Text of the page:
Our Approach to Pointe Work
Going “en pointe” is an exciting step in a dancer’s career. There are many factors that go into a dancer’s readiness for pointe work. Anatomically the bones of the feet are not ready to withstand the stress of point work before the age of 11. The x-rays below illustrate the changes in the bone structure of the feet from age 4 to 19.
Age and Development
Proper placement en pointe is having the weight centered just behind the big toenail. Stretching the ankle and strengthening the muscles of the feet to support this position is part of our Pre-Pointe curriculum.
In addition to these anatomic and development requirements, dancers involved in our Pointe Program (Pre-Pointe, Beginning Pointe, Pointe 1, Pointe 2, Partnering) must enroll in two days of ballet technique in order to maintain the strength required for the rigors of pointe technique.
Pointe Shoe Fitting
“Expensive you say, well I will make sure to buy them just a little bit big as my daughter is growing like a weed these days!”
Unfortunately the shoe cannot function to support a dancer if it does not fit snugly. A snug fit is of such importance that a student should wear ballet tights to a pointe shoe fitting and bring any padding they intend to use—even the thickness of the tights can affect the fit. To demonstrate, first press your fingers straight against your palm without letting them bend; next ask someone to snugly hold your fingers together while you repeat the press. Your fingers are your toes and the person holding your hand is the box of the pointe shoe; without a snug fit all your weight will rest on your toes!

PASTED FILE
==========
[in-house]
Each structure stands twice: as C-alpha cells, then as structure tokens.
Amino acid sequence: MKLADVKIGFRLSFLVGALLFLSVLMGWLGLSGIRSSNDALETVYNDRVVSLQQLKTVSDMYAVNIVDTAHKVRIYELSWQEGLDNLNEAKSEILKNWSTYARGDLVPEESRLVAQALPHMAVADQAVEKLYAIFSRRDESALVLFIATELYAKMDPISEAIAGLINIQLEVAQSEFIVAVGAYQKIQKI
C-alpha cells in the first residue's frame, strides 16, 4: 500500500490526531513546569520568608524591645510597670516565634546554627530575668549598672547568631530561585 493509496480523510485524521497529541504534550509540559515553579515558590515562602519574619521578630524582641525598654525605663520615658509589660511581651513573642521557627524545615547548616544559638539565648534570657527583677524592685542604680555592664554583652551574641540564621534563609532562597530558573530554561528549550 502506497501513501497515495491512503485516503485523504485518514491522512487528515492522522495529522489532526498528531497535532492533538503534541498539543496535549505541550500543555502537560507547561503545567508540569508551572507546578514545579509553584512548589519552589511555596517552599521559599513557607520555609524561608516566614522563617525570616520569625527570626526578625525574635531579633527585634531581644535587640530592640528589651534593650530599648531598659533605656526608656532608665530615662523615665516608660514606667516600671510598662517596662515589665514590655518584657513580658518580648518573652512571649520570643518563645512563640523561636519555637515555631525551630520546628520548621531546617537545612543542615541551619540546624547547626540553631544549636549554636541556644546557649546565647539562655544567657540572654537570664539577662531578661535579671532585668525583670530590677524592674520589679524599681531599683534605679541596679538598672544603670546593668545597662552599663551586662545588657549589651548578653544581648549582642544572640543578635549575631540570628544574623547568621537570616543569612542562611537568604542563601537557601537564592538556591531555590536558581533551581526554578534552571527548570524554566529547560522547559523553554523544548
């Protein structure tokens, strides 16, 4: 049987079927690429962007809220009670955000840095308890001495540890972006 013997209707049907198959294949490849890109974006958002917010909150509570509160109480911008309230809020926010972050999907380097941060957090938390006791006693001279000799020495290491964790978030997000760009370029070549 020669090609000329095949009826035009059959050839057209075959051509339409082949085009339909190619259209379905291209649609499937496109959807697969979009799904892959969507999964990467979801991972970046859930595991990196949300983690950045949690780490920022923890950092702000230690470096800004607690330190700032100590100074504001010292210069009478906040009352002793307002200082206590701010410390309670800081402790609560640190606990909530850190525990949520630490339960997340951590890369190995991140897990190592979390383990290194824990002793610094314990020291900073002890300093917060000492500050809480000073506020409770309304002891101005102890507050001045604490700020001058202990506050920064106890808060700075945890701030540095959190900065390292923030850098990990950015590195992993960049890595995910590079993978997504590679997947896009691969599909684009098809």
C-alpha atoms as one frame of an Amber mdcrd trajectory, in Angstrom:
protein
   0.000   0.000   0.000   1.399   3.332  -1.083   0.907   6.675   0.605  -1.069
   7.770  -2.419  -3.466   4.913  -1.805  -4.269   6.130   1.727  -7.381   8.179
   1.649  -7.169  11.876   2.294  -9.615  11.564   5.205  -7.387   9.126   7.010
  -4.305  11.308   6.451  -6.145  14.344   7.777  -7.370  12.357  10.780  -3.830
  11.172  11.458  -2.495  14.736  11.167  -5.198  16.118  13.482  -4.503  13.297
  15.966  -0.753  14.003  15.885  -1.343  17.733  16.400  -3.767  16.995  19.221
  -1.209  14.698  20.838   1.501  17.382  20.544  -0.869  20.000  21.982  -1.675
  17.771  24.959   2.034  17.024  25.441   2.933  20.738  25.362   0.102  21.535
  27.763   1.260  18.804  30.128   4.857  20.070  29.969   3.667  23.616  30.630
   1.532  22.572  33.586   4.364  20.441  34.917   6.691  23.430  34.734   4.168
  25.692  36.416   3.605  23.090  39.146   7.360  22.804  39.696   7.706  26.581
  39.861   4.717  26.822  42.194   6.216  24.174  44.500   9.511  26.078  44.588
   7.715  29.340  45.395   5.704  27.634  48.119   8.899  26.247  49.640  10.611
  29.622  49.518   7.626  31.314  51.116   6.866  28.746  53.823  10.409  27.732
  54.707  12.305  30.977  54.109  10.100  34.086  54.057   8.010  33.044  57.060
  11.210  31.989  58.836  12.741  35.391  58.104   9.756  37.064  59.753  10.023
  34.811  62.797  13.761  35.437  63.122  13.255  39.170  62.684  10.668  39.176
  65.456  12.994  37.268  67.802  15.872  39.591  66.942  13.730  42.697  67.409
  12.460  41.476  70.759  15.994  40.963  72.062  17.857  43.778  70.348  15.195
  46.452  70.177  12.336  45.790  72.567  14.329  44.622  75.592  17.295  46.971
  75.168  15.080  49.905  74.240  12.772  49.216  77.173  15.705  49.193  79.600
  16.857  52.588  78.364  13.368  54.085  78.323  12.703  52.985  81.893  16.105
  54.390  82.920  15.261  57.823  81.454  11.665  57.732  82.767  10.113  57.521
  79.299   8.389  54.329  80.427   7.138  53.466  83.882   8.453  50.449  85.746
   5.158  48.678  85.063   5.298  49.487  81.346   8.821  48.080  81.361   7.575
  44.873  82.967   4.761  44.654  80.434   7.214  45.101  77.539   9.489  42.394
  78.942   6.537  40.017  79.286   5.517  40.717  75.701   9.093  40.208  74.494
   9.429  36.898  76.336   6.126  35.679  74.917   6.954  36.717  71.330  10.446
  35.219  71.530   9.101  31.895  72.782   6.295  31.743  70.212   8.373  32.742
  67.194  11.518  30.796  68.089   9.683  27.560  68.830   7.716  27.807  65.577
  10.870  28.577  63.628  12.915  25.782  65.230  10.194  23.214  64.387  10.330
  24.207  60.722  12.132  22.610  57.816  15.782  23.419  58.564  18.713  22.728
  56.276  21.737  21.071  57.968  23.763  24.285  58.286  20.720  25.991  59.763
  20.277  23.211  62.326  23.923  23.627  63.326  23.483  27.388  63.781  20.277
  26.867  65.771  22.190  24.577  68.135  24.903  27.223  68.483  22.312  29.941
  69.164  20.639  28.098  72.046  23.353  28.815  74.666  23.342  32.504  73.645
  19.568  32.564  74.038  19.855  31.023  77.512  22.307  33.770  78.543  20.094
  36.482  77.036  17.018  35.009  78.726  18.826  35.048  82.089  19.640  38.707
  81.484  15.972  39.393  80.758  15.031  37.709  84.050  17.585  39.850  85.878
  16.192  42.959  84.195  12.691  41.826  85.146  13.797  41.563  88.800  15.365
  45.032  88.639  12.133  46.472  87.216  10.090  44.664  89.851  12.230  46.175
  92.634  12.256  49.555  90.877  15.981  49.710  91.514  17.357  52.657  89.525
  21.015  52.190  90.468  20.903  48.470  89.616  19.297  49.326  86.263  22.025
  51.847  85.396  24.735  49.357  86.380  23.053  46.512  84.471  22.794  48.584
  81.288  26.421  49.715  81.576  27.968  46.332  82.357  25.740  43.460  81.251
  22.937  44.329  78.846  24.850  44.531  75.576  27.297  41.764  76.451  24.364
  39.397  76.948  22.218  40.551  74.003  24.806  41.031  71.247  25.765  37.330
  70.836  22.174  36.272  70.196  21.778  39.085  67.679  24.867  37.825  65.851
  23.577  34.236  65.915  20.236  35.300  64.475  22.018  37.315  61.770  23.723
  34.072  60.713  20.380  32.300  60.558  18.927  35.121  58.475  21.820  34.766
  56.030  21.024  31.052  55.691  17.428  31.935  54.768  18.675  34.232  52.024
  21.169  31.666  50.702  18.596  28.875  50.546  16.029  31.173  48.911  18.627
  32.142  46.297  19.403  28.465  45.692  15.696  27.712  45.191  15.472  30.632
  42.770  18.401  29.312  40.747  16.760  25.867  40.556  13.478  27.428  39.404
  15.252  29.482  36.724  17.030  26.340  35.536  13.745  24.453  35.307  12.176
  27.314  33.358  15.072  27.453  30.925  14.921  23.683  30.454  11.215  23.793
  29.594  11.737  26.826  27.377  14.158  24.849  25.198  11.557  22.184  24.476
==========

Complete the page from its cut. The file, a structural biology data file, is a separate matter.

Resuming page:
The ELASTICS pull the shoe snugly against the arch of your foot, as well as help to keep the shoe from slipping off your heal. And lastly, the RIBBONS provide support to your ankle in much the same way as an “ace bandage.” As the RIBBONS and ELASTICS significantly impacts the way the shoe will function for a dancer, we expect the student to be responsible for sewing on their own RIBBONS and ELASTICS. Again, this should not be done before your shoes have been approved, and your instructors will guide first time and beginning students, and may need to be redone a few times.
Ankle A. Howell, Lisa A. The Perfect Pointe Book. 2010. Ankle B. Lai, J.C.; Kruse, D.W. Assessing Readiness for En Pointe in Young Ballet Dancers. Pediatric Annals. 2016;45(1):e21-e25
Barringer, Janice, Schlesinger. The Pointe Book. Princeton: Princeton Book Company, 1991.
Howell, Lisa A. The Perfect Pointe Book. 2010
Sparger, Celia. Anatomy and Ballet: A Handbook for Teachers of Ballet. 5th ed. New York: Theatre Arts Books, 1972.
Velardi, TA. “How should pointe shoes fit?”. Balletclassroom. balletclassroom.wordpress.com/ballet-gear/how-should-pointe-shoes-fit/. 2014